Red hair first appeared as the result of a genetic mutation in the times of the Dark Ages. The first documented case of a natural-born redhead occurred in Scotland, which is not surprising seeing hair most people there today have naturally red hair.
For many years, people with natural red hair were subjected to suspicions of witchcraft, because it was so rare and different. It wasn’t until Queen Elizabeth I took her reign that red hair becomes more acceptable amongst the average person.
Let’s get into a little more detail. A lot of things did not change until the 1800s.
But, when English chemist William Henry Perkin made an accidental discovery, it changed hair dye and the textile industry forever. In an attempt to generate a cure for malaria as I stated before, Perkins created the first synthesized dye out of coal tar in the year 1863.
The color was mauve, so they named the color Mauveine. Soon after, his chemistry professor August Hoffman derived a color-changing molecule from Mauveine (called para-phenylenediamine, or PPD), and it remains the foundation for most permanent hair dyes today.
Now, we are getting into Eugene again! You may not be familiar with the name "Aureole," but we're pretty sure you know "L'Oréal."
In 1907, Eugene Schueller created the first chemical dye for commercial purposes. He called it Aureole, at first, but later it was renamed to L’Oréal, which was also the company he founded. You may not be familiar with the name "Aureole," but we're pretty sure you know "L'Oréal."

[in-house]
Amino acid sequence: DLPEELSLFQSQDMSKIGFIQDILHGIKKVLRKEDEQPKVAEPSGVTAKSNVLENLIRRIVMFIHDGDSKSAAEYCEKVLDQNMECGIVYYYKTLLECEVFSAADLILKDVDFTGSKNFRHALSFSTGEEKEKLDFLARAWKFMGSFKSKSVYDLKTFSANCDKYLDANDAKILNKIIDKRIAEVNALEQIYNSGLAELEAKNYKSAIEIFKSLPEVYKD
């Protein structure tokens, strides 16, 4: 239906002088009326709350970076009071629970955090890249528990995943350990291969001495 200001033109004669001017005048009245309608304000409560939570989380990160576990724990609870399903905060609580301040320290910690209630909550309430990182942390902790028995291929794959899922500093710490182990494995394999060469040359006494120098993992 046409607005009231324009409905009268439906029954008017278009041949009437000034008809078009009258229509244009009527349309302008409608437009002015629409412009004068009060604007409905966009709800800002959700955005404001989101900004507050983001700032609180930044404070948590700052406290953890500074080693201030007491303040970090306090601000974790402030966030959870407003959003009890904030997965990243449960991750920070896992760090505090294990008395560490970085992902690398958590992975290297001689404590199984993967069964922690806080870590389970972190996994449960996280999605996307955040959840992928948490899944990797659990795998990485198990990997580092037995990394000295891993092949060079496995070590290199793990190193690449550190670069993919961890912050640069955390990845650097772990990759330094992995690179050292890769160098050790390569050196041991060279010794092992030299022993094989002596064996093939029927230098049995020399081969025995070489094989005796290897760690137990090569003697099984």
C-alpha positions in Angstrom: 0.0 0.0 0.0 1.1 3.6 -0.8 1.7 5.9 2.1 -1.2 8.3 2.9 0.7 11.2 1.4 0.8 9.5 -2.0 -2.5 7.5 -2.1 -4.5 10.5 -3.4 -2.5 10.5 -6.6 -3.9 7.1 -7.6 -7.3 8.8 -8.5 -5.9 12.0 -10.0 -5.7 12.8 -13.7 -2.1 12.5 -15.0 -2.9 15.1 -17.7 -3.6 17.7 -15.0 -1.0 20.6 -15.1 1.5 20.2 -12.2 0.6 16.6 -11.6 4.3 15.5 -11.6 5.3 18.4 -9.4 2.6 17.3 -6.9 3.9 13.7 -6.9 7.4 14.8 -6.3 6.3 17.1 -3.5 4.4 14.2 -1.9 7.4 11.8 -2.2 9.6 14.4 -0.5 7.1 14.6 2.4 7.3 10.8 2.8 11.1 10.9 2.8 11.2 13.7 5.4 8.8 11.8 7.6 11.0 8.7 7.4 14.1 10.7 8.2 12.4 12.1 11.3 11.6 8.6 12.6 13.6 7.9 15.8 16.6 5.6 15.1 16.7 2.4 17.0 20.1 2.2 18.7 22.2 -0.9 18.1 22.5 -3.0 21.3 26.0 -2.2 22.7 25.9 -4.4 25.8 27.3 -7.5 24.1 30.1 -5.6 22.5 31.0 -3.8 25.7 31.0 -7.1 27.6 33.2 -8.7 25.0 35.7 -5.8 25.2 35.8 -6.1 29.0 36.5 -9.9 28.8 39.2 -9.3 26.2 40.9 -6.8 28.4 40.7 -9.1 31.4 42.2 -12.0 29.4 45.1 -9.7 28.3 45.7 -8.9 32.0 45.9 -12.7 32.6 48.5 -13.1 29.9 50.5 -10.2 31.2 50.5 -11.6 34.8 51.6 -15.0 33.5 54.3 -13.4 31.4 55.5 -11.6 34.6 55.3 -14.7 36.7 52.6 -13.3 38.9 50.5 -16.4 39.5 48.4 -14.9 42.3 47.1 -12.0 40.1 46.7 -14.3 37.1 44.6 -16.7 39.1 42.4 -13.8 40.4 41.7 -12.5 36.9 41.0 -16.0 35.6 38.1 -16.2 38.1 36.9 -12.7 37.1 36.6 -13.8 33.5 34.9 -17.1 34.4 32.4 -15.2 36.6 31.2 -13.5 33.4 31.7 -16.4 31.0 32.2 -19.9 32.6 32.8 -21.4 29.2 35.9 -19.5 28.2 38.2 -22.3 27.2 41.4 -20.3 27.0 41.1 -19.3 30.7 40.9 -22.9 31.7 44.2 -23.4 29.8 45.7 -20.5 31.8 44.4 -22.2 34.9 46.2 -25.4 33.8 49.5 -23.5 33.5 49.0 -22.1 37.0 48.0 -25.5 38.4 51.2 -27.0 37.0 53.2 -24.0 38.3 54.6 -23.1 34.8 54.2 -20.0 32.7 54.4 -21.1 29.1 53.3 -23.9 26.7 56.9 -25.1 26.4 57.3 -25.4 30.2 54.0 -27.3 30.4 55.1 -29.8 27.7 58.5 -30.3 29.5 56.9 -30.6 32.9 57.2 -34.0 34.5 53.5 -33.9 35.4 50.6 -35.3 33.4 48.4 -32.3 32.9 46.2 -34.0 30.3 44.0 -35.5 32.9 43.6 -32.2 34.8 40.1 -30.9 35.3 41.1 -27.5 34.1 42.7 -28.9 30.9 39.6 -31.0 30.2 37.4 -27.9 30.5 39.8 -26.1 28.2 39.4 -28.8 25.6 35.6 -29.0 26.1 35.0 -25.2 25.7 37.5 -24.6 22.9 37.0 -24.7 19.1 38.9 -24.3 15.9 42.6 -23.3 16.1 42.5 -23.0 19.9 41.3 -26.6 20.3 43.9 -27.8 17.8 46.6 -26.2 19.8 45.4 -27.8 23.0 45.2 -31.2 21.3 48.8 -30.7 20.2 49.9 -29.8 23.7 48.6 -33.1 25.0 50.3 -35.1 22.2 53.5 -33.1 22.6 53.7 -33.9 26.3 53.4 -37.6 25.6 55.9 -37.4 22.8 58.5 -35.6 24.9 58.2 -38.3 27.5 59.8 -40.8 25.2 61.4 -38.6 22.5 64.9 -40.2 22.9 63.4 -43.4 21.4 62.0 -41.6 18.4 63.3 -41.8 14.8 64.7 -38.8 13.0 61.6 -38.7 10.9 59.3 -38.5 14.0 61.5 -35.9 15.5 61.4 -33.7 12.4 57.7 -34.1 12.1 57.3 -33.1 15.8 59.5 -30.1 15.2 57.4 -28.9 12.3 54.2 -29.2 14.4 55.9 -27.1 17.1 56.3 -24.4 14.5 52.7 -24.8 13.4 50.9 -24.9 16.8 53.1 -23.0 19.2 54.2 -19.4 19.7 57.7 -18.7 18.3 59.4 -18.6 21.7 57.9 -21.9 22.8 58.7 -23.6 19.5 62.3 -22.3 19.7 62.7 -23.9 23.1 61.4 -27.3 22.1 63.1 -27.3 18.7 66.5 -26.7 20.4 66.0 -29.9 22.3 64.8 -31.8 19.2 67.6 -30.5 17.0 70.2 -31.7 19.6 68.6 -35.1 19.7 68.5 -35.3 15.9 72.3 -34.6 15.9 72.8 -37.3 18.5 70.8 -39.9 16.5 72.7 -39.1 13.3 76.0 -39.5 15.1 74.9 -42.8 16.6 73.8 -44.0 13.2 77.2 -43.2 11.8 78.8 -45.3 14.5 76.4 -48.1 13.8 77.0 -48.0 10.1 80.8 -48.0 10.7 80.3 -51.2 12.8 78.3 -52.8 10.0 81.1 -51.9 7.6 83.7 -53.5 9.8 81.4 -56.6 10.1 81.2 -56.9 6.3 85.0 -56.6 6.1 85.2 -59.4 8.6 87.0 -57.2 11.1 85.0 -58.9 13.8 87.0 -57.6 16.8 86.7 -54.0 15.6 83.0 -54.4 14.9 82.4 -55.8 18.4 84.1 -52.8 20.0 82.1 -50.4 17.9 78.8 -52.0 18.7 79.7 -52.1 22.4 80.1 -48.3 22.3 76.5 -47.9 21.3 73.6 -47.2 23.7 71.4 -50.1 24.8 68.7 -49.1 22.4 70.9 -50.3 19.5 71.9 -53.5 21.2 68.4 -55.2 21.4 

From that point on, it was a beauty conglomerate in the making.
Ever wonder where the term platinum blond comes from and how it gets here? Well, let’s look back in history.
You can thank Howard Hughes (and Jean Harlow) for this classic name for hair color. In 1931, in what might be the most successful public relations strategy ever (I do a lot of public relations work, so the campaign was exciting for me), Hughes released a film called Platinum Blonde.
This tactic was titled this way to promote and capitalize on the hair color of the young star, Jean Harlow. After that, many fans were dying to get their hair color like Jean Harlow. Hughes’s team even organized a chain of Platinum Blonde clubs across the country, with a $10,000 prize that would go to any hairdresser who could copy Harlow’s shade.